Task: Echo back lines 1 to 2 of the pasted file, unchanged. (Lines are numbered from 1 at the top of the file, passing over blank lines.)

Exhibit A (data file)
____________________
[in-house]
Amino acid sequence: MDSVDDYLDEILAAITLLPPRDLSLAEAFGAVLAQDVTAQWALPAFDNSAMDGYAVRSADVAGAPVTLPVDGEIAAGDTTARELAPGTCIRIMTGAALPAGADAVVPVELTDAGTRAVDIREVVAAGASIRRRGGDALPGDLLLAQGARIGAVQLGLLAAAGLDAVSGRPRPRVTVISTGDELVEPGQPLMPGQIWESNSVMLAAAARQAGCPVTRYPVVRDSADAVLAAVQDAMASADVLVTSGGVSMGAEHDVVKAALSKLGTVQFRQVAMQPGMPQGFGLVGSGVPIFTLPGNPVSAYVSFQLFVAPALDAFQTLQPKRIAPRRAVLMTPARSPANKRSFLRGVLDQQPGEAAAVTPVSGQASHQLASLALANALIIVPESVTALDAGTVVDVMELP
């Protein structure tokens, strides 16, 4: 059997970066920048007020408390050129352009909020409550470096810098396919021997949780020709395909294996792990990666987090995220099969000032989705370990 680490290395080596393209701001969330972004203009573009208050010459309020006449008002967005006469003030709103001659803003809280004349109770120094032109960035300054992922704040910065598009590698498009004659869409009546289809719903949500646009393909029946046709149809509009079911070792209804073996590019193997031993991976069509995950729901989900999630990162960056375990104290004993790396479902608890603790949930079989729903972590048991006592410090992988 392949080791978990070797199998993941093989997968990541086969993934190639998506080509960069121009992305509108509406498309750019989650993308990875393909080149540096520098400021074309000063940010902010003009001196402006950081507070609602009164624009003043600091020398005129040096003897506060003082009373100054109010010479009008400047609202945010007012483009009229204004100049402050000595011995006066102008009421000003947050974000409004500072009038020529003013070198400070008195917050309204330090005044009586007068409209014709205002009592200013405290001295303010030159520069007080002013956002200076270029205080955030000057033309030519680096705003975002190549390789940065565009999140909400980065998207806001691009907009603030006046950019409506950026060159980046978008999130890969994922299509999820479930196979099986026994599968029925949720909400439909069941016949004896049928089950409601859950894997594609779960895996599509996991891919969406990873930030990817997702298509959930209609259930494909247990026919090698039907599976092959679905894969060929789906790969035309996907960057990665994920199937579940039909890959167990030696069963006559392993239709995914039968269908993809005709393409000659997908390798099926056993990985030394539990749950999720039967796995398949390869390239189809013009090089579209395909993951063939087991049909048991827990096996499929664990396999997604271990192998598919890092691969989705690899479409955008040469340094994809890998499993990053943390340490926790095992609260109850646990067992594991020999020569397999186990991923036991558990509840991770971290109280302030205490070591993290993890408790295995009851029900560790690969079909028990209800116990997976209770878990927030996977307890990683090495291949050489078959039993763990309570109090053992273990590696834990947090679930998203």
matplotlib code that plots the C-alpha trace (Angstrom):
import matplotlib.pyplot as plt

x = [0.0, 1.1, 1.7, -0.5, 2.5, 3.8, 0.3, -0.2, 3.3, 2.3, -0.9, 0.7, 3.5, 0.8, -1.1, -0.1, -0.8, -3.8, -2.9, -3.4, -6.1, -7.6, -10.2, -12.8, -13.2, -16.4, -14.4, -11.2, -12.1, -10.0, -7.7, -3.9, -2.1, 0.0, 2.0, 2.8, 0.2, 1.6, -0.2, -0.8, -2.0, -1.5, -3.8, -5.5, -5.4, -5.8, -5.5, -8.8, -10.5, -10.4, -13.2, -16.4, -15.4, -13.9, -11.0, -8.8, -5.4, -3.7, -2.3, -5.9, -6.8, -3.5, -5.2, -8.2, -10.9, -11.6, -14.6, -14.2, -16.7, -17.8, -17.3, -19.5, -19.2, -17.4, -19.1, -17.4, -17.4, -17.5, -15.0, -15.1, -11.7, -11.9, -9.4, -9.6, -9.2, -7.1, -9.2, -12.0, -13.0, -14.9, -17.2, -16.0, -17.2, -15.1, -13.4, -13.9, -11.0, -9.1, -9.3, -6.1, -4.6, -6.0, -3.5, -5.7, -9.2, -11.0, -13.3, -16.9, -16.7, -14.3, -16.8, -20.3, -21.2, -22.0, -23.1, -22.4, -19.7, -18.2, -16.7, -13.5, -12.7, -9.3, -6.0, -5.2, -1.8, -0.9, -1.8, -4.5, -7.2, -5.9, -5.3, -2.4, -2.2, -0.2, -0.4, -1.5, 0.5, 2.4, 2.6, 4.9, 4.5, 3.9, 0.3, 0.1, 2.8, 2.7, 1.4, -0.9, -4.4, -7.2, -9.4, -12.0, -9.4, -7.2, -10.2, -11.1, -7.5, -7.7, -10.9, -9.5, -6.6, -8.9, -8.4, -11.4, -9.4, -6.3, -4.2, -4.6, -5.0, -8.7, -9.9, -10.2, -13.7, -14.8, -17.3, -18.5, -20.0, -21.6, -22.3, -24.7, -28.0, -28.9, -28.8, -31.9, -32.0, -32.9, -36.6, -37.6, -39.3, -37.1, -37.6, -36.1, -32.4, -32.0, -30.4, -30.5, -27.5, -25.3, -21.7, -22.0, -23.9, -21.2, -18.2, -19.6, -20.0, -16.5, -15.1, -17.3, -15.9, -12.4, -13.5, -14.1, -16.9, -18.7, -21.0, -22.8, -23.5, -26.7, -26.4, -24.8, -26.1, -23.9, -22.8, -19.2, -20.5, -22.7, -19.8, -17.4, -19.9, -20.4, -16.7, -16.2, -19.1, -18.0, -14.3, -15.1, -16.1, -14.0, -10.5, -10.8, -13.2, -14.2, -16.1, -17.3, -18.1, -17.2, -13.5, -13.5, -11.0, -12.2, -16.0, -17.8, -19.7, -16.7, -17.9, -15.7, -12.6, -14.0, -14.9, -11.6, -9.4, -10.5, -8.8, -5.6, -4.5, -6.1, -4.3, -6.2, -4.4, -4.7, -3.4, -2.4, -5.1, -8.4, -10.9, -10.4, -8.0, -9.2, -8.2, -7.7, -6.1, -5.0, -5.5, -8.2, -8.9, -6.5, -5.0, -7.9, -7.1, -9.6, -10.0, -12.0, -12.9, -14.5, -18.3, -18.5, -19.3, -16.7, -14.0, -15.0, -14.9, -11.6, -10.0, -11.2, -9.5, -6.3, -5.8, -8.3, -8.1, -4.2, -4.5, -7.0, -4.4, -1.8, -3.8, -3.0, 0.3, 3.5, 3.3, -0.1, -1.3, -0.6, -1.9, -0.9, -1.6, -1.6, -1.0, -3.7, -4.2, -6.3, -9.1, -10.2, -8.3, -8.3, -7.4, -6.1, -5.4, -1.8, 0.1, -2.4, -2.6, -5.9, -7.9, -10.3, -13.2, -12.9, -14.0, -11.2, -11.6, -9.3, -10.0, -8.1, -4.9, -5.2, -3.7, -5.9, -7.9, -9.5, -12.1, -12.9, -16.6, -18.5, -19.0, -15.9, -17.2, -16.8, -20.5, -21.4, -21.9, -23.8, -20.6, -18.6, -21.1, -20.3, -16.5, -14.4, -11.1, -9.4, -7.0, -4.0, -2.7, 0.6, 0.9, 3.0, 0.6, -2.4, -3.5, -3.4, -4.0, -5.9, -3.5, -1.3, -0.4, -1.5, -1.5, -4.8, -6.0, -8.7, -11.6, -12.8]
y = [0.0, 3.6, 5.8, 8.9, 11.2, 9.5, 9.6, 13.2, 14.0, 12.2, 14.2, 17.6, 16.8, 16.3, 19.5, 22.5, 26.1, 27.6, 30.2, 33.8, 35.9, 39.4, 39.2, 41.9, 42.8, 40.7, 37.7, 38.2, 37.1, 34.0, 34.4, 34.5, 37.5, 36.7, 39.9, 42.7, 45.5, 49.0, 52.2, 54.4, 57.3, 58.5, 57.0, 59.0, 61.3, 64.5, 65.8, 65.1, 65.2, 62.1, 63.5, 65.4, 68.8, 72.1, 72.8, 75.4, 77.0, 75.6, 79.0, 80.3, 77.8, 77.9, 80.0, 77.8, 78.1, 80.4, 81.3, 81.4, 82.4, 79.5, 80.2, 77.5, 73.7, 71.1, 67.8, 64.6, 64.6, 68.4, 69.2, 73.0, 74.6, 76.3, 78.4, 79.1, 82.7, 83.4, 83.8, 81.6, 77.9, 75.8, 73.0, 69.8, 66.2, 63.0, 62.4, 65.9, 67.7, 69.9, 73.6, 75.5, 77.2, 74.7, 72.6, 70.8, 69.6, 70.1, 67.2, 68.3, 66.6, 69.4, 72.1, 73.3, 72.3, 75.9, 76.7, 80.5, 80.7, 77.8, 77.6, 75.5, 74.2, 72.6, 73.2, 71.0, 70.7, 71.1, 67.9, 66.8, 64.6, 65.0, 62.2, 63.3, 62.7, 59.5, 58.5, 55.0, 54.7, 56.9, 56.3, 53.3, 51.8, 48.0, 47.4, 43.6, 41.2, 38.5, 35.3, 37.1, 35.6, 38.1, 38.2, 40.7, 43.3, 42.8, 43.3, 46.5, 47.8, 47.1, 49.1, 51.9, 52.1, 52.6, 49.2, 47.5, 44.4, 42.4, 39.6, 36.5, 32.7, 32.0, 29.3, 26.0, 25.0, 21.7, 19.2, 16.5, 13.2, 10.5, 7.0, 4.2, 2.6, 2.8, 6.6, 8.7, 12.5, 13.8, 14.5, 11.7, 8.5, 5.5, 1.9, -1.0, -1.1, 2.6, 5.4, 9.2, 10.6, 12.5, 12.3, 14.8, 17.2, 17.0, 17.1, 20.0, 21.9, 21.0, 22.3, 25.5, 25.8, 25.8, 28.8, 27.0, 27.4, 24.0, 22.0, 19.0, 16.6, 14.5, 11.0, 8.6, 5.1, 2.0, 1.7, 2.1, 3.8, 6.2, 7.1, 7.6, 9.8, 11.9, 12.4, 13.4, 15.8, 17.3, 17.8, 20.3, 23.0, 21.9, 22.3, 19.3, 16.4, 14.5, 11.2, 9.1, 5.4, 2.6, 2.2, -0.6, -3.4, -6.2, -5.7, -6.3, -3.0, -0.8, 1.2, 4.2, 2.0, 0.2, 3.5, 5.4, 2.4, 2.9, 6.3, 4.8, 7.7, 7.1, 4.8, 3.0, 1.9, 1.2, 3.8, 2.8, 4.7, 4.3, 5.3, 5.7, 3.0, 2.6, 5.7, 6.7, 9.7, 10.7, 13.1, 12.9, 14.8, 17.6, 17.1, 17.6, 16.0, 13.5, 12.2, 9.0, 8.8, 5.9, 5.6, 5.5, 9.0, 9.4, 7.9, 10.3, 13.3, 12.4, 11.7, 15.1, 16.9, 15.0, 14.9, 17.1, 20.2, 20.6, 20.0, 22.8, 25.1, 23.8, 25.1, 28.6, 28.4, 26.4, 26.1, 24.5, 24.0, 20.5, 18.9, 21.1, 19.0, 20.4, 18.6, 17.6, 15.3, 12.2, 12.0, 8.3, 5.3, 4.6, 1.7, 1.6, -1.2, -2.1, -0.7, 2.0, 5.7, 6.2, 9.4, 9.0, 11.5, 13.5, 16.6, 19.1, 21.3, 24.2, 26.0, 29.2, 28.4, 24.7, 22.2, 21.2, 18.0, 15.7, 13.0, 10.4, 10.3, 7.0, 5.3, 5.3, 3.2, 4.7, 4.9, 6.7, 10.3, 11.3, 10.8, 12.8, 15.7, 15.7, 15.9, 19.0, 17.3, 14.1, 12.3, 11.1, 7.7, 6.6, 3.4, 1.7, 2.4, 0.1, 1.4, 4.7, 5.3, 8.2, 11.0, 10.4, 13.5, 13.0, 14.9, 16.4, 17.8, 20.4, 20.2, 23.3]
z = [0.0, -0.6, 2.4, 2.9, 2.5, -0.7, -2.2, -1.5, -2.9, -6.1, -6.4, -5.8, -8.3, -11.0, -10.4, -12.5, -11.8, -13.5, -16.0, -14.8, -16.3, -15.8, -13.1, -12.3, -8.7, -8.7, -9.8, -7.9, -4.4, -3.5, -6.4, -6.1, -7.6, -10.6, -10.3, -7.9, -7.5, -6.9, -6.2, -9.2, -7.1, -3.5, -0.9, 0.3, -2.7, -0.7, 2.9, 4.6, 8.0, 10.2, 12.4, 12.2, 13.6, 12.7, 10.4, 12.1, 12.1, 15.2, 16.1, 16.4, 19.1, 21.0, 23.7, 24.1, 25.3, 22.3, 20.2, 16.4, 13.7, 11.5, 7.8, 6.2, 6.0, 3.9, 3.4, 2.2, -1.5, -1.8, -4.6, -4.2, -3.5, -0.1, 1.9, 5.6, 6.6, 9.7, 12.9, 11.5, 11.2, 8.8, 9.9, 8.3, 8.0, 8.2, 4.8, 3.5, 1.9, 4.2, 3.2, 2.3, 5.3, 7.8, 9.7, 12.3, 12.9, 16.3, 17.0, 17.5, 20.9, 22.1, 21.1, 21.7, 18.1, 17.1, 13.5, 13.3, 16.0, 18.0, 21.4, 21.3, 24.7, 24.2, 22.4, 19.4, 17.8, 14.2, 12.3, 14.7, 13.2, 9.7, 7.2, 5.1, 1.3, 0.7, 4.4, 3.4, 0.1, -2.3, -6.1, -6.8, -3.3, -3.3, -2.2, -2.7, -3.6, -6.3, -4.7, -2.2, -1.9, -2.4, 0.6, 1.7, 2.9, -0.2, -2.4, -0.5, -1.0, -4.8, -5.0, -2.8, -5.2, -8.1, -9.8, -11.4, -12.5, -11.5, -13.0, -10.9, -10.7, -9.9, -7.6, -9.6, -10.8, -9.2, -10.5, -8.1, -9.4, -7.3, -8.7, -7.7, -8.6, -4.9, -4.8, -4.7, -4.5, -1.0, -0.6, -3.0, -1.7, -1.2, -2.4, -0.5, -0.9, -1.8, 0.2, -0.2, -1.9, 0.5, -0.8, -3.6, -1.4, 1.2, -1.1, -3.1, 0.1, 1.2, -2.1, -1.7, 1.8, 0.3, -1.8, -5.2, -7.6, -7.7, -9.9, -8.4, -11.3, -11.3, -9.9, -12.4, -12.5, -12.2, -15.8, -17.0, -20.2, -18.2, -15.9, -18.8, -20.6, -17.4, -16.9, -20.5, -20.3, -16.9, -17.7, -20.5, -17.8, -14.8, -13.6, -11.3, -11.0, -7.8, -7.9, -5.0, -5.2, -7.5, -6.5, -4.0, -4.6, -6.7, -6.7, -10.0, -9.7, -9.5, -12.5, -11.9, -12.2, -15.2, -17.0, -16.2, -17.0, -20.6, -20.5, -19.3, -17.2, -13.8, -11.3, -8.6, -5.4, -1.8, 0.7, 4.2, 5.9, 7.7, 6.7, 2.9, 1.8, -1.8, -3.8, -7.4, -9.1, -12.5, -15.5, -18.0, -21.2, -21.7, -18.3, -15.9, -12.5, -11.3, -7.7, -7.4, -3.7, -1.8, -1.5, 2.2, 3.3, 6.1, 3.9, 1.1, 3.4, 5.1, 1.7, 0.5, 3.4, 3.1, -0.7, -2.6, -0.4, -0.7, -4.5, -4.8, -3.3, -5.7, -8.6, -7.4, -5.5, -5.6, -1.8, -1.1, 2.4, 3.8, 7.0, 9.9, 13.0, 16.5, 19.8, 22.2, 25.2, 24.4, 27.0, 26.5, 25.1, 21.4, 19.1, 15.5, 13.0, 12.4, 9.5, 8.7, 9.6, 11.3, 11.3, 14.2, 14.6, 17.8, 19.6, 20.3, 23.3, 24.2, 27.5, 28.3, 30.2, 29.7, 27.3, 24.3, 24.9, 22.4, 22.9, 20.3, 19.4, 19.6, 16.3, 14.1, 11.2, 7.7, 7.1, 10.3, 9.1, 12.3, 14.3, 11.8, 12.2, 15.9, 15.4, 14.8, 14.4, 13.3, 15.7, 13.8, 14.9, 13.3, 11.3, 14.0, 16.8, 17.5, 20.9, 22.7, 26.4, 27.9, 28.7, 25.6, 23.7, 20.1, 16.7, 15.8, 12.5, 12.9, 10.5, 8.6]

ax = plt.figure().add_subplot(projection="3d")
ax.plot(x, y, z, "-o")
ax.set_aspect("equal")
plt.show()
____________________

[in-house]
Amino acid sequence: MDSVDDYLDEILAAITLLPPRDLSLAEAFGAVLAQDVTAQWALPAFDNSAMDGYAVRSADVAGAPVTLPVDGEIAAGDTTARELAPGTCIRIMTGAALPAGADAVVPVELTDAGTRAVDIREVVAAGASIRRRGGDALPGDLLLAQGARIGAVQLGLLAAAGLDAVSGRPRPRVTVISTGDELVEPGQPLMPGQIWESNSVMLAAAARQAGCPVTRYPVVRDSADAVLAAVQDAMASADVLVTSGGVSMGAEHDVVKAALSKLGTVQFRQVAMQPGMPQGFGLVGSGVPIFTLPGNPVSAYVSFQLFVAPALDAFQTLQPKRIAPRRAVLMTPARSPANKRSFLRGVLDQQPGEAAAVTPVSGQASHQLASLALANALIIVPESVTALDAGTVVDVMELP